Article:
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Googling some of these topics will result in a lot of crazy stuff - people feel very strongly about some of these topics, and you'll get crazies on both sides. Take care to present a balanced argument; if you have information from groups who oppose vaccinations, give information from those who support it, no matter your opinion. Just remember RADCAB and try to filter out the craziest of the crazies.
Search terms to try:
- vaccinations (I didn't even need more - really good sources on the first few pages)
- marijuana legalization "United States" federal (you can try variations on this, but this string gave me the most hits that deal with legalizing it at the national level, as opposed to just pages about different states)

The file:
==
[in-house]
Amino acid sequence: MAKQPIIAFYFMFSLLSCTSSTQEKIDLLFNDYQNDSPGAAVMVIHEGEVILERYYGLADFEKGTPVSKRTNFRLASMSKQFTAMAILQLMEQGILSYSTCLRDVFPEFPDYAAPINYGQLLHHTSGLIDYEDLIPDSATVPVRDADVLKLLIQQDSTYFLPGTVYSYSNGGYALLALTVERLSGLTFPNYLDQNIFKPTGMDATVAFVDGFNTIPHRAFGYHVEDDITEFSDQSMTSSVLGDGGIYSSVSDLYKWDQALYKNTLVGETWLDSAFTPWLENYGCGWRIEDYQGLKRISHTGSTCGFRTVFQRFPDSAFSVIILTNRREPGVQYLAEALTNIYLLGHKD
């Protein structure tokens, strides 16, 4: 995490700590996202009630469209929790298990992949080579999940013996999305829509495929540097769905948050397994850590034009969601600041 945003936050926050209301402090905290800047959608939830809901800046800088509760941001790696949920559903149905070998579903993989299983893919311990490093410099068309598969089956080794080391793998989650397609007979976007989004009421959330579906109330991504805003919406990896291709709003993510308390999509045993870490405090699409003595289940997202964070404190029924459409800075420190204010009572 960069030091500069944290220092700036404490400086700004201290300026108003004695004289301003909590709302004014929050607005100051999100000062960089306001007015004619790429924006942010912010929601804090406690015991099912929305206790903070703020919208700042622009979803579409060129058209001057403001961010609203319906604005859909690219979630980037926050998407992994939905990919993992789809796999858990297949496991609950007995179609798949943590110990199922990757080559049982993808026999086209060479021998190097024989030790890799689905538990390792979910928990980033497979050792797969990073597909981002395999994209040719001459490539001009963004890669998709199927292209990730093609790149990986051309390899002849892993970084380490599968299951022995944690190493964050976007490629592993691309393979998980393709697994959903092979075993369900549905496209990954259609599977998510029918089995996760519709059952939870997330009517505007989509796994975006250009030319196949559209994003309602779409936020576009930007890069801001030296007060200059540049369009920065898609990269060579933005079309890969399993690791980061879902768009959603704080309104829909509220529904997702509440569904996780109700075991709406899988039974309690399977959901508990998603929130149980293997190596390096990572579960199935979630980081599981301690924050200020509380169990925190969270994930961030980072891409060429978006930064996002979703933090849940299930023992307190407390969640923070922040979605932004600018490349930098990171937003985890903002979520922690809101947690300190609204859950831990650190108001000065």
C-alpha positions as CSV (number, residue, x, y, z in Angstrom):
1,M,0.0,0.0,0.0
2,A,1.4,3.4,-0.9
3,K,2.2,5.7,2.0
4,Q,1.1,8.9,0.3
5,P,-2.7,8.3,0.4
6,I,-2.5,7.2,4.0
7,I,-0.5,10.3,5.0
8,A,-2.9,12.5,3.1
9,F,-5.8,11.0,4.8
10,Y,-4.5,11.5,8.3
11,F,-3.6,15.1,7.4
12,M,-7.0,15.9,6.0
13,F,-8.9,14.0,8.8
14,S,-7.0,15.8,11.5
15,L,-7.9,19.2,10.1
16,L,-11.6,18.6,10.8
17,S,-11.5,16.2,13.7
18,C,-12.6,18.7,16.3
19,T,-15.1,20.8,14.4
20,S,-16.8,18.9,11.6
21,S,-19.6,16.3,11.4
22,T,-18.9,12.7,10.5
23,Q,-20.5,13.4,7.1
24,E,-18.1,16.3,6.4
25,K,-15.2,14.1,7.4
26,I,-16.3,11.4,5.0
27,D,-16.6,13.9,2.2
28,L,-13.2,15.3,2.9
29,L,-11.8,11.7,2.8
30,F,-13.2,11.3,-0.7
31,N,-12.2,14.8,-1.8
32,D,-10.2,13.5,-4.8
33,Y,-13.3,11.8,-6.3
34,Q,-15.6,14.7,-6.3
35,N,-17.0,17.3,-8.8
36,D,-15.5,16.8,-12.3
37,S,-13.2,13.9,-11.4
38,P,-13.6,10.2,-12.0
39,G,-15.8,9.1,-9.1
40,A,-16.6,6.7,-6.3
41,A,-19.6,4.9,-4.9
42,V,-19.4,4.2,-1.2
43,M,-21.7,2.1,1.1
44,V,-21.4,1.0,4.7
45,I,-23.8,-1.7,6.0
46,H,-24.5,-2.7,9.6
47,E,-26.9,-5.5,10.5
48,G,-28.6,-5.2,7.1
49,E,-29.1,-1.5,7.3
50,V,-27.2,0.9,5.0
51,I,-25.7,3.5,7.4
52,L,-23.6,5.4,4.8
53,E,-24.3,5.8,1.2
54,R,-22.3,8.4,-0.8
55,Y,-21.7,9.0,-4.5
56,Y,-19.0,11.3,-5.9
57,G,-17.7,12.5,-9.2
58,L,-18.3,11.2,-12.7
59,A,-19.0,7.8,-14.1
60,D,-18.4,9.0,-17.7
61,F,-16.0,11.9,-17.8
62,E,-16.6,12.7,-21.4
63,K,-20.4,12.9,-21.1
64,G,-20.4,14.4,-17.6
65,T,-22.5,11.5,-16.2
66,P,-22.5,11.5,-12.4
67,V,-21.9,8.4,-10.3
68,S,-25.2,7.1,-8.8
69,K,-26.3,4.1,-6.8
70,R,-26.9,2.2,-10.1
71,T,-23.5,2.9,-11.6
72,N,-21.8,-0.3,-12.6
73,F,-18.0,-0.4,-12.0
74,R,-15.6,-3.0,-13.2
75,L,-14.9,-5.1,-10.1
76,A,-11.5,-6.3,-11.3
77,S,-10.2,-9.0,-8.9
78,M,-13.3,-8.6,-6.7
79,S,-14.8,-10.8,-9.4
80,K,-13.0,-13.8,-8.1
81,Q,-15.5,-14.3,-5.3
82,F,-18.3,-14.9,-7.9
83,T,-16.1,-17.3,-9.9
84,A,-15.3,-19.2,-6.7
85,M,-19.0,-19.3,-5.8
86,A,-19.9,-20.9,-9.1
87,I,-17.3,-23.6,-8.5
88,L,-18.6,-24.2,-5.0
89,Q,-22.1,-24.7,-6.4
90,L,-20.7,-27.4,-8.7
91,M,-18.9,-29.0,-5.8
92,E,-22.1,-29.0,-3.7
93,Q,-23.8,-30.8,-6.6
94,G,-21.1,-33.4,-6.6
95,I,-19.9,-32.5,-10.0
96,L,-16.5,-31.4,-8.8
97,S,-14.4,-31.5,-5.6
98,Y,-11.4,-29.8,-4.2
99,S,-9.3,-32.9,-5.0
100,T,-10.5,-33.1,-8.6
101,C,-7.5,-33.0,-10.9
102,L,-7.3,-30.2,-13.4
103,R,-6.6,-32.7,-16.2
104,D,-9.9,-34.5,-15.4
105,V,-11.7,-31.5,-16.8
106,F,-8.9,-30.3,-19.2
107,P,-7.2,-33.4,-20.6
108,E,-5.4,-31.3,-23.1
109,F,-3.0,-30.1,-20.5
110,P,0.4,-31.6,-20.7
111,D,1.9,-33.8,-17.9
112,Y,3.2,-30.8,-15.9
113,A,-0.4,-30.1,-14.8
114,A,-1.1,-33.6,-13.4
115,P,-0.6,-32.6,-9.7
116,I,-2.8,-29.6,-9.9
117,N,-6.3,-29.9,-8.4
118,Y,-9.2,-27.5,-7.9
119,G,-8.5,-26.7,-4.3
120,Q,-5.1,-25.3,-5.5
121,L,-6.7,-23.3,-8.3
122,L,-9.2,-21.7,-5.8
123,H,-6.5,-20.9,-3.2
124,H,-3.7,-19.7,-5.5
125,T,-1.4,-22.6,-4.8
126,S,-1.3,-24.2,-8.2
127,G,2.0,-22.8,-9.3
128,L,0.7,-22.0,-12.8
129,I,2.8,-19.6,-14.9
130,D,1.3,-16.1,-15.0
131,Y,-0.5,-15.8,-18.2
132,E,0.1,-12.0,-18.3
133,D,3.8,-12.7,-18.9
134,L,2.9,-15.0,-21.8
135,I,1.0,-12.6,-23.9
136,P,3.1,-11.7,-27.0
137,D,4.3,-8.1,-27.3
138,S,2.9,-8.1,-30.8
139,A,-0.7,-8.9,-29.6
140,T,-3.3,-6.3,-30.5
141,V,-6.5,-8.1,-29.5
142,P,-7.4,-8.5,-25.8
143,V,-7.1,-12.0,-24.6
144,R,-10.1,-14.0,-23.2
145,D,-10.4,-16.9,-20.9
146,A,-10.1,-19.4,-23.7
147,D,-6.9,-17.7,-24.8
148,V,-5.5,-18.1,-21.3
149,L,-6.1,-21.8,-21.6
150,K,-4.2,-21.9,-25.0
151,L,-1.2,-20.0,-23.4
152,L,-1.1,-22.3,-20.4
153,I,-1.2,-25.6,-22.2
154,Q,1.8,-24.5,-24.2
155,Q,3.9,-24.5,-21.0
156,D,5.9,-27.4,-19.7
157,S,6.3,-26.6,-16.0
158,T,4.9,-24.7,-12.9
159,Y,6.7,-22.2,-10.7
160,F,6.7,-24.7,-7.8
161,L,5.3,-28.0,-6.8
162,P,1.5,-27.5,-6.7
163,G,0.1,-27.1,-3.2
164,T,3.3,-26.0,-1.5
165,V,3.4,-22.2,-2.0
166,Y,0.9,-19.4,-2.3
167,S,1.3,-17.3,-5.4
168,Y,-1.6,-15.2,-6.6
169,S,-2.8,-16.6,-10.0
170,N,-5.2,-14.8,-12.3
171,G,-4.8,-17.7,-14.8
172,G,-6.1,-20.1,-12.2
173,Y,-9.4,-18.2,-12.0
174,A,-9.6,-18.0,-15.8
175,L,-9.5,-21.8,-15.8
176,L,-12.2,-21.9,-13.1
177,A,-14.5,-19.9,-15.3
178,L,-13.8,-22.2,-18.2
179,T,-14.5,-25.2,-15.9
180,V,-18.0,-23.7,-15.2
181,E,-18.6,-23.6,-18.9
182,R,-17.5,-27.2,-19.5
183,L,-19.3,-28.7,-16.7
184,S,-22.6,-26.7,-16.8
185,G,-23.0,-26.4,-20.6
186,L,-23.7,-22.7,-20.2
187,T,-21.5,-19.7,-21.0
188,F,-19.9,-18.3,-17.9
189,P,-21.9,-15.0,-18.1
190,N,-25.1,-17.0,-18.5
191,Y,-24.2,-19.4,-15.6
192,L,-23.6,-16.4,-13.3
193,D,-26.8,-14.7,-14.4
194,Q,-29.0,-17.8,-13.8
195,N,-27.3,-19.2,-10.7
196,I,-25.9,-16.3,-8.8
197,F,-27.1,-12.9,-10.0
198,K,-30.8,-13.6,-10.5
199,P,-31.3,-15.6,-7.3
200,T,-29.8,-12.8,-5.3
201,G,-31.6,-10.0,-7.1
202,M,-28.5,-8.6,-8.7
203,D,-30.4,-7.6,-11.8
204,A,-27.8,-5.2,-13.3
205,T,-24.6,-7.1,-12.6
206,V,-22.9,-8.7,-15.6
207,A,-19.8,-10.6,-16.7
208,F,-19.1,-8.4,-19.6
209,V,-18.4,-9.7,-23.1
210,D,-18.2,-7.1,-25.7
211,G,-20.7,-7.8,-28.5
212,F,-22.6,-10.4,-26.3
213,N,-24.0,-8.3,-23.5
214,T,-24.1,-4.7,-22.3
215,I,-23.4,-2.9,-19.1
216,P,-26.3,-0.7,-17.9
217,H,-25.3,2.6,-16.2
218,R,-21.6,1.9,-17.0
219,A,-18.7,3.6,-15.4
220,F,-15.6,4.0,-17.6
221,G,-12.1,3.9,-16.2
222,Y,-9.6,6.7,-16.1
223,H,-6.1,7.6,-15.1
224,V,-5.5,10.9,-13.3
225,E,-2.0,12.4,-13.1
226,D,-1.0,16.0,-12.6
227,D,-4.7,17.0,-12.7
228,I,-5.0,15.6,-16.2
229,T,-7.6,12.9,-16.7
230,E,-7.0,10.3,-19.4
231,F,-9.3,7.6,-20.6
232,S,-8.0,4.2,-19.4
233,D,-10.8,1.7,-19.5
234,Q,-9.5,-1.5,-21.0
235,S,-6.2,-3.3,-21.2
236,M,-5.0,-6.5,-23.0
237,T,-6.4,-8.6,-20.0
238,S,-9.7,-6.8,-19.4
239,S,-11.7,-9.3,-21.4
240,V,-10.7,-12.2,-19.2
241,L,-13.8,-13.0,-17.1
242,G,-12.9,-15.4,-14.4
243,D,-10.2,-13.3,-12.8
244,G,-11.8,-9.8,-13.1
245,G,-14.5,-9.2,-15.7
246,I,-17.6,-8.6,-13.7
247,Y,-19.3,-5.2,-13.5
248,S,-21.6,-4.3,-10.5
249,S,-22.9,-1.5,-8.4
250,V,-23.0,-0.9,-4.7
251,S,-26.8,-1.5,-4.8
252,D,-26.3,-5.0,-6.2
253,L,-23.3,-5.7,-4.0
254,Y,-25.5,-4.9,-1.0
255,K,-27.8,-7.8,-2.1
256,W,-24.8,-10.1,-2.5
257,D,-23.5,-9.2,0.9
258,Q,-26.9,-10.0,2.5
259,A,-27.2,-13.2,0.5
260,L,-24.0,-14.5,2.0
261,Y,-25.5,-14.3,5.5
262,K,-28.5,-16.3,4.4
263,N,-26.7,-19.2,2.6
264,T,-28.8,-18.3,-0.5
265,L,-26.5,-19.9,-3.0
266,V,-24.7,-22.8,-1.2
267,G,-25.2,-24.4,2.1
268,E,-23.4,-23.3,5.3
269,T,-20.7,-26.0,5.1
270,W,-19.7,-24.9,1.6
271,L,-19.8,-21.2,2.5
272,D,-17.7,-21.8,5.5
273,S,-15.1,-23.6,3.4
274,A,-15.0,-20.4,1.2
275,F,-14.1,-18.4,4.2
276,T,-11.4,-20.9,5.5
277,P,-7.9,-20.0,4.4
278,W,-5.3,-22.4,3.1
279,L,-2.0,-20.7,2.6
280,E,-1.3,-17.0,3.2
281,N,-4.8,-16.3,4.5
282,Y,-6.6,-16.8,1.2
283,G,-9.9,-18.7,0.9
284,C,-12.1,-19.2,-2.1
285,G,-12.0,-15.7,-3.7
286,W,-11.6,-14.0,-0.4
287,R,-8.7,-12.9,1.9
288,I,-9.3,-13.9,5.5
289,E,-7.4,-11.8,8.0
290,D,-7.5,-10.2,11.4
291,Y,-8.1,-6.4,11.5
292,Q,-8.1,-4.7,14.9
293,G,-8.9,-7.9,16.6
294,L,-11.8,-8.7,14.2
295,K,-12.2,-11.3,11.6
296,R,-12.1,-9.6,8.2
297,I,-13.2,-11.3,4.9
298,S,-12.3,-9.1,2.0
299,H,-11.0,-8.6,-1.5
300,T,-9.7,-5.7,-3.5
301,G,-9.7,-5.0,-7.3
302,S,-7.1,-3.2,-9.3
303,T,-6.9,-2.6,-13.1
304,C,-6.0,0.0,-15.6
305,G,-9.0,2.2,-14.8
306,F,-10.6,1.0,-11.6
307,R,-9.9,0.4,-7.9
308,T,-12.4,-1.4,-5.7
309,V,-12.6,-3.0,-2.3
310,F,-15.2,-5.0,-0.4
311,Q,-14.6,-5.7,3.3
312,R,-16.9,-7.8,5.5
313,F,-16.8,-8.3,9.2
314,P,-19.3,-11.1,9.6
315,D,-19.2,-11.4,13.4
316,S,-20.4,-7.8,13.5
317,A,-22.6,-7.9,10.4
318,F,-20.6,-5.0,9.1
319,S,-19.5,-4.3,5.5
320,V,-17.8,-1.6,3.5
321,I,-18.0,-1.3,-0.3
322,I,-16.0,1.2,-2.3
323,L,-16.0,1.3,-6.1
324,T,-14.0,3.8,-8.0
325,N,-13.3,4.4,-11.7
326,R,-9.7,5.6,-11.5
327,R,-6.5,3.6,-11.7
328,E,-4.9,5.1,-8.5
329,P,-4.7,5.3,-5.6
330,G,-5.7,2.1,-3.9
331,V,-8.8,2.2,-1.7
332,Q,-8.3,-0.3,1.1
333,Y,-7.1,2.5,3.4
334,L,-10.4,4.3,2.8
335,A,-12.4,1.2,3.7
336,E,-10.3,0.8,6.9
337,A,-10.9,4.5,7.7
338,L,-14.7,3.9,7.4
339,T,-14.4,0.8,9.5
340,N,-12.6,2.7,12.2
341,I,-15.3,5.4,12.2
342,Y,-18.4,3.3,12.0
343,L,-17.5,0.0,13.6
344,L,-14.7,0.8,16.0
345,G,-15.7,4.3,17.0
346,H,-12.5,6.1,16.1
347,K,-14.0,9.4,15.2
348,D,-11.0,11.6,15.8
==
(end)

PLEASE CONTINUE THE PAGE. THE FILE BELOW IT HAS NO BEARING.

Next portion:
- GMO labeling "United States"
- "minimum wage" "United States" (this might be tough, so I would recommend databases like Opposing Viewpoints and just searching "minimum wage")
- "global warming" "United States" prevention (doesn't need "United States," but it narrows it down a bit)
- universities "gender neutral" bathrooms
Citing a Website in APA Style
Here is the template for citing a website in APA style:
Author. (Date published if available; n.d.--no date-- if not). Title of article. Title of web site . Retrieved date. From URL.
- Separate each item of the citation with a period and two spaces
- Use hanging indents following the first line
- List entries alphabetically by author, if no author list the title first
Here is an example of an APA citation for a website:
Ganguly, M. (2014, October 14). Stopping the Small Hands of Slavery. Human Rights Watch. Retrieved October 14, 2014. From http://www.hrw.org/news/2014/10/14/stopping-small-hands-slavery.